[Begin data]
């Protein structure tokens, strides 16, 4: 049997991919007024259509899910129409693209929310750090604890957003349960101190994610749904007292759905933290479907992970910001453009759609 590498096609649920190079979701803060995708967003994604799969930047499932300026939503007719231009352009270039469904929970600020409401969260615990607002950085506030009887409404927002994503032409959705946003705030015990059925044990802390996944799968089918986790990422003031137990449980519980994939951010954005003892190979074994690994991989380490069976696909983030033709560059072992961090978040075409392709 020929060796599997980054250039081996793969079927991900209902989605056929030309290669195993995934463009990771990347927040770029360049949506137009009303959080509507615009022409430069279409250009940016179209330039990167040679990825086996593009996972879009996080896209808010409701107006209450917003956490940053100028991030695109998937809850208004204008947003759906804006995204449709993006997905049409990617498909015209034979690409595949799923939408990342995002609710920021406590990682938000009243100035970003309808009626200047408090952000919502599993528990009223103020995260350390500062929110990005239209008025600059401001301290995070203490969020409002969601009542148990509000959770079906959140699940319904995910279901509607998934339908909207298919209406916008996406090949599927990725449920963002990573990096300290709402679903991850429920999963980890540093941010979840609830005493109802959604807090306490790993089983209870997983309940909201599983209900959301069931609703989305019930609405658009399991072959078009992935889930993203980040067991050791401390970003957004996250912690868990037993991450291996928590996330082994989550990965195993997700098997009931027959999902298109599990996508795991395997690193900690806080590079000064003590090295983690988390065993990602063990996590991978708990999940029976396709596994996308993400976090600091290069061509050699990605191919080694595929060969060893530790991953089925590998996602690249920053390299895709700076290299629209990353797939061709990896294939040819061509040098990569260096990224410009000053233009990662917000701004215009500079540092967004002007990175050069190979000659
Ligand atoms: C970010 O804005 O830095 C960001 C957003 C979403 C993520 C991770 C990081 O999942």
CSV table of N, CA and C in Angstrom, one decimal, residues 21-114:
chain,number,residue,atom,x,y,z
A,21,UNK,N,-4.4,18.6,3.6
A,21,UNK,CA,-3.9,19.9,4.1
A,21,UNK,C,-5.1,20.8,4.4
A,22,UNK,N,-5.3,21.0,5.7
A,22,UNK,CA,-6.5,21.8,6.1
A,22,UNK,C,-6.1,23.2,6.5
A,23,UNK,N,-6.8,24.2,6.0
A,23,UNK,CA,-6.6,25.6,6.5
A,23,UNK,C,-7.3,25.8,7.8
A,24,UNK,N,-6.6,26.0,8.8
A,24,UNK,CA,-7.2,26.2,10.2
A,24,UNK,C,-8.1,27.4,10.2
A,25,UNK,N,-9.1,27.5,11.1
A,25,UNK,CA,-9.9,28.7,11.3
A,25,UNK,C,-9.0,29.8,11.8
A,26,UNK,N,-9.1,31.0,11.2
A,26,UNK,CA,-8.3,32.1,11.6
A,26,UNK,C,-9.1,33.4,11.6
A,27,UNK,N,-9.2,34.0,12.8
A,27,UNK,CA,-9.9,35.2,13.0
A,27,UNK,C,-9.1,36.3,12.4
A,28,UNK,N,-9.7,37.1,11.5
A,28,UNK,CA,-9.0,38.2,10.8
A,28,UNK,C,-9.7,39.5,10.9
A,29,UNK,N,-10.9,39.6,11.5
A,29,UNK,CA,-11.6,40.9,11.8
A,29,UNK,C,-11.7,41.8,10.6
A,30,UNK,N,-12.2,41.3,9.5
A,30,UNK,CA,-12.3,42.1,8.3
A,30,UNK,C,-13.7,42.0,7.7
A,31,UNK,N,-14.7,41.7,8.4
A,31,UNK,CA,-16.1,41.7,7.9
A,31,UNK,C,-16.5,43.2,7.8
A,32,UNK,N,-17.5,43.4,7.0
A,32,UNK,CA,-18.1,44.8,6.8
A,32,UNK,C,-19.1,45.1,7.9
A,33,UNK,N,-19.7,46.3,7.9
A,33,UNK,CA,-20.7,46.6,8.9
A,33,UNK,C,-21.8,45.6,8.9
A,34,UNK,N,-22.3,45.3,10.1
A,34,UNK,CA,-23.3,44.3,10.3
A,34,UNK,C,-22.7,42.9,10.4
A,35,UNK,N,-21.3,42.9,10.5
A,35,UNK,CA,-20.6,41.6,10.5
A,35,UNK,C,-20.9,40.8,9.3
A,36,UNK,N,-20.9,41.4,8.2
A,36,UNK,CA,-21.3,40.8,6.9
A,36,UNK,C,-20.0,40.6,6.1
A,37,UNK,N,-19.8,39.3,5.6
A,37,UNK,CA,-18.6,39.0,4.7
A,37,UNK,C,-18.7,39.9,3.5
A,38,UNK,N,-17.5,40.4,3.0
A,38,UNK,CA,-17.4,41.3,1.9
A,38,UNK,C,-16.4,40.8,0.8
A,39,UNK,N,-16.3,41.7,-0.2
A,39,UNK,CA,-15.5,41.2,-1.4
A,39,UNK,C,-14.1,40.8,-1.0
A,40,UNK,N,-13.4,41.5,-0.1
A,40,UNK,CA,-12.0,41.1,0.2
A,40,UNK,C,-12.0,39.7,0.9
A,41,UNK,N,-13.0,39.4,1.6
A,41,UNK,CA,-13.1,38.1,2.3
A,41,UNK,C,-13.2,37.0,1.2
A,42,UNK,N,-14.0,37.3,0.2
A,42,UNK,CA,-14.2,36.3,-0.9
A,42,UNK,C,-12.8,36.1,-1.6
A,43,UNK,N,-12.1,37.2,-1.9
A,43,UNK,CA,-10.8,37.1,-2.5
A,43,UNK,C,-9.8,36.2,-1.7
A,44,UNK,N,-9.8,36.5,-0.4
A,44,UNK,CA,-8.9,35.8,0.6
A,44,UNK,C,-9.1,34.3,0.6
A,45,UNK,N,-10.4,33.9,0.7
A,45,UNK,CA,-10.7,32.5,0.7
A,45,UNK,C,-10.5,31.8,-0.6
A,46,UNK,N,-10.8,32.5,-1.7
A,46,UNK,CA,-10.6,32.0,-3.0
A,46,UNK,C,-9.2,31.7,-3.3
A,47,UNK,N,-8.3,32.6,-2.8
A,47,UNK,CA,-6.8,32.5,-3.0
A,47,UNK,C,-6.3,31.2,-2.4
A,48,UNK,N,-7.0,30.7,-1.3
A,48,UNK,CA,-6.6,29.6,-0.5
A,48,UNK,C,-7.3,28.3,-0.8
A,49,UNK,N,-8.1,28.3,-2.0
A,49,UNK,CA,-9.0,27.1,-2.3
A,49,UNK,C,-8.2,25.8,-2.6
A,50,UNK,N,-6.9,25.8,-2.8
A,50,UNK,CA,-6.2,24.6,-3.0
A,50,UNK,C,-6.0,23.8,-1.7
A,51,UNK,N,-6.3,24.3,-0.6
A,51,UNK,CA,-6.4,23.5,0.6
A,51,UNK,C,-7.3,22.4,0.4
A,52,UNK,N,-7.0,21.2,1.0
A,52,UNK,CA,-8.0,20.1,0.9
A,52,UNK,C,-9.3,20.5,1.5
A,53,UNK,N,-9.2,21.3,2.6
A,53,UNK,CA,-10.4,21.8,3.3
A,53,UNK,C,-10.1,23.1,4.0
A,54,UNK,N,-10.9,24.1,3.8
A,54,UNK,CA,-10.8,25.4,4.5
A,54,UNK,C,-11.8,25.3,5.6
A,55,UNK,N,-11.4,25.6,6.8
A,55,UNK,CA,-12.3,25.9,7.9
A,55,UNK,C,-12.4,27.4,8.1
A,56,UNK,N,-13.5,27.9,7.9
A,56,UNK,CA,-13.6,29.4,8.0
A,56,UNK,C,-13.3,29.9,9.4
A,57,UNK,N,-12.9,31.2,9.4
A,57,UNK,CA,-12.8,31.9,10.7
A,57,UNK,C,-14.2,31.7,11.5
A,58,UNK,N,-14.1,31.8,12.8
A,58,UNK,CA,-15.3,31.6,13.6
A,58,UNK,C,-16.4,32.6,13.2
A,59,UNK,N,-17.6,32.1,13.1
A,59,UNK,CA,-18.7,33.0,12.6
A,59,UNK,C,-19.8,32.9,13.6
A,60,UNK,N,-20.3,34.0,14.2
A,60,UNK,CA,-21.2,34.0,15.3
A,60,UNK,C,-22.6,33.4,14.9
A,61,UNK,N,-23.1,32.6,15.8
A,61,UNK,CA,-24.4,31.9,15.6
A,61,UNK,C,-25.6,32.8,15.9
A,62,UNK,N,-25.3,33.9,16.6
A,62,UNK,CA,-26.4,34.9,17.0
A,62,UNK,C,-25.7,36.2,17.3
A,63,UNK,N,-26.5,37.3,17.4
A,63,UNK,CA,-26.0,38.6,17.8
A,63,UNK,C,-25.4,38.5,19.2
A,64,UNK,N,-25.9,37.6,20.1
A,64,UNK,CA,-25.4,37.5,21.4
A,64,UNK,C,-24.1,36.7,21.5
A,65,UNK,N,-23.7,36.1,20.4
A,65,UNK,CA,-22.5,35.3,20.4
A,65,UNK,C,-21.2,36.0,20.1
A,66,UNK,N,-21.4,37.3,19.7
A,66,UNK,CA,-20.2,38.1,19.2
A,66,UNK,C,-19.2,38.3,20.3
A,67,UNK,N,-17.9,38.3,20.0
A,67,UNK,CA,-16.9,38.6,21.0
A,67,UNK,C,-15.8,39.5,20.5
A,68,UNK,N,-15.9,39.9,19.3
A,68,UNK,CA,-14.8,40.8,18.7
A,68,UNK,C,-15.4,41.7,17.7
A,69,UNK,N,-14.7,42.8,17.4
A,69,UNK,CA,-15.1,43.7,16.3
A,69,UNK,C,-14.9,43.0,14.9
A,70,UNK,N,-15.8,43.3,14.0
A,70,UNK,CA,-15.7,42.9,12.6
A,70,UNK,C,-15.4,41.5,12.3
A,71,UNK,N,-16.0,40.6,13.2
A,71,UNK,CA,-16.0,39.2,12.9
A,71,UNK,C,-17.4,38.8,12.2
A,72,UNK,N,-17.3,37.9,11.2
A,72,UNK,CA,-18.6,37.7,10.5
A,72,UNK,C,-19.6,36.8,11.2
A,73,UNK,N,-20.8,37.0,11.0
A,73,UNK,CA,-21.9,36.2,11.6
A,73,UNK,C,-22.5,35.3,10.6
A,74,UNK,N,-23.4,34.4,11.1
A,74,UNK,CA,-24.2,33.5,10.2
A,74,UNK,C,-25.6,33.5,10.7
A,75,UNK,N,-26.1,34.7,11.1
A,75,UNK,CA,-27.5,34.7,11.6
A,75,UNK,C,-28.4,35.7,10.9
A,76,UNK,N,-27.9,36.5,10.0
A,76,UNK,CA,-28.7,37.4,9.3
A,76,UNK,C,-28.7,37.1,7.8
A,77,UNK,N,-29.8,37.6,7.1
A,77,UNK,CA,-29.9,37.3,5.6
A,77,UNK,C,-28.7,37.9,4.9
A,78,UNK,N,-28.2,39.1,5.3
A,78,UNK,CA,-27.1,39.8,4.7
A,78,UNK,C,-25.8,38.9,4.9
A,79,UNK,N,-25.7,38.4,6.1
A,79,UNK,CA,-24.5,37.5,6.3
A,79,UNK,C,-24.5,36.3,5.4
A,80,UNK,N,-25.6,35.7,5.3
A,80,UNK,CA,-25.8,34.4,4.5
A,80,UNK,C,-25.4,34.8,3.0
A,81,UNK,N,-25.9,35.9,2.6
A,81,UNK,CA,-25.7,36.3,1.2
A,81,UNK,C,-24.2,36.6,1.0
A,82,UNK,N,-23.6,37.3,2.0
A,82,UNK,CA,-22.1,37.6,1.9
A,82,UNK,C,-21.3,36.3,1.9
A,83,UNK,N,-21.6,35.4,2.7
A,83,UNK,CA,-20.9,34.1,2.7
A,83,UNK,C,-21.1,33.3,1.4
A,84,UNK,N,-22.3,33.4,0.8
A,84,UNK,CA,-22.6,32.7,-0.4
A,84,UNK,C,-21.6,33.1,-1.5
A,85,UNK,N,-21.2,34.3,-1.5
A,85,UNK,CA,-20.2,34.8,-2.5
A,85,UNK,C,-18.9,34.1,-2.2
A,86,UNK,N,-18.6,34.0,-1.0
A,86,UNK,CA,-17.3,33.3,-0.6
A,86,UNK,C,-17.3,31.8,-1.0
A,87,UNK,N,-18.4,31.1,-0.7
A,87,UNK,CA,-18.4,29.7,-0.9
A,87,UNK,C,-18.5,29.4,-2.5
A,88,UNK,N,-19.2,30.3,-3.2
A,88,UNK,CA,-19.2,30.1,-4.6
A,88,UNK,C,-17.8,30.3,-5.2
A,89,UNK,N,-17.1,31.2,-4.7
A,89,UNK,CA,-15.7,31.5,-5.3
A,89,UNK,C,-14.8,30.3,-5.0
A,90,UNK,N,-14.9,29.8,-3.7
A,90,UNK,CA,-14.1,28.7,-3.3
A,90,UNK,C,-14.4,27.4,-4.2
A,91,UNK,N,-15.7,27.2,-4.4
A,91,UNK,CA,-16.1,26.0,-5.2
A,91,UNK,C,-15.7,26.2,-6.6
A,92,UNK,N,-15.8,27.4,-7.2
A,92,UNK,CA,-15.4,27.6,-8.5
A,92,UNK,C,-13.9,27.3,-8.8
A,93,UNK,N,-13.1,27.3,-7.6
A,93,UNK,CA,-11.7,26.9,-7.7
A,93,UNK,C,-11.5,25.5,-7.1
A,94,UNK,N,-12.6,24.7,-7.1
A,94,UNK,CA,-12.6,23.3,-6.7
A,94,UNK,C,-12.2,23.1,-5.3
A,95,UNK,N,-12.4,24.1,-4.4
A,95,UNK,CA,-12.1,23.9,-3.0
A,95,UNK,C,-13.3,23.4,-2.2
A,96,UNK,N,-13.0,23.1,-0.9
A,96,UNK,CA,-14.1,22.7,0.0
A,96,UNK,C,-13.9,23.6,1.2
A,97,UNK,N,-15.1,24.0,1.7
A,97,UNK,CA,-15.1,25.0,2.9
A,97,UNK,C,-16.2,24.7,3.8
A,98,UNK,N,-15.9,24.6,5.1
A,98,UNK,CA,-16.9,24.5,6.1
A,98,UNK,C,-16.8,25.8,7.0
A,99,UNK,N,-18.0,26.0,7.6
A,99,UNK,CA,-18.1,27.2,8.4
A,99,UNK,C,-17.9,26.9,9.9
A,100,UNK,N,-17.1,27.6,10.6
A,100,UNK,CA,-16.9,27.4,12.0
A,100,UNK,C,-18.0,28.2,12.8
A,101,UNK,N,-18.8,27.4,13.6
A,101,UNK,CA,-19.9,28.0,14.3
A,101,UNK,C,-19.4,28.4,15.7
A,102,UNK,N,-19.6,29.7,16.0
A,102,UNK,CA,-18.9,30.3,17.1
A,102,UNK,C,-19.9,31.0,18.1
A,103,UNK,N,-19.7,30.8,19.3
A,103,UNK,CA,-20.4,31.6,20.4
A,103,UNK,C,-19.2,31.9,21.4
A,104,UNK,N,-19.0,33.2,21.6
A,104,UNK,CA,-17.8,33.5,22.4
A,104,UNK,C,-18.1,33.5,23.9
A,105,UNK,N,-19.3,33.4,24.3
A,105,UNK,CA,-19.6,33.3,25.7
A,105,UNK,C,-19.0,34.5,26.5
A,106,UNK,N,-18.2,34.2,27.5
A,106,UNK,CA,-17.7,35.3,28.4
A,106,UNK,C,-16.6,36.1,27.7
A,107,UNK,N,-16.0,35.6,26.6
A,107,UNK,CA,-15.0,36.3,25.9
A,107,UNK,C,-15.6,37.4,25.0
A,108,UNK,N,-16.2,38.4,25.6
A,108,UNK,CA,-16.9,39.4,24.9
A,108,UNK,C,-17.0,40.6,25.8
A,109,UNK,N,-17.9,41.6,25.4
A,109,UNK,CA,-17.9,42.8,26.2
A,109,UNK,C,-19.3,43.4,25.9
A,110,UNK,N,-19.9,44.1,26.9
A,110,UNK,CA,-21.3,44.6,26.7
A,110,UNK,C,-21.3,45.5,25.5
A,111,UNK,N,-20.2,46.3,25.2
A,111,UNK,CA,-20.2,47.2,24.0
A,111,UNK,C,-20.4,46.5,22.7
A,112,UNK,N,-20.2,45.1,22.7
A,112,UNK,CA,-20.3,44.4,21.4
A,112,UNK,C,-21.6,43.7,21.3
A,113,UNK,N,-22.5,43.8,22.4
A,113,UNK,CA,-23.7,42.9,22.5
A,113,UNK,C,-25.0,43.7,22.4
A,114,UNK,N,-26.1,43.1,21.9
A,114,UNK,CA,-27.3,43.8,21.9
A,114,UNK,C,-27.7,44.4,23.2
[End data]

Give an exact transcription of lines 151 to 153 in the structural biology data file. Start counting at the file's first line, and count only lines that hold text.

A,69,UNK,C,-14.9,43.0,14.9
A,70,UNK,N,-15.8,43.3,14.0
A,70,UNK,CA,-15.7,42.9,12.6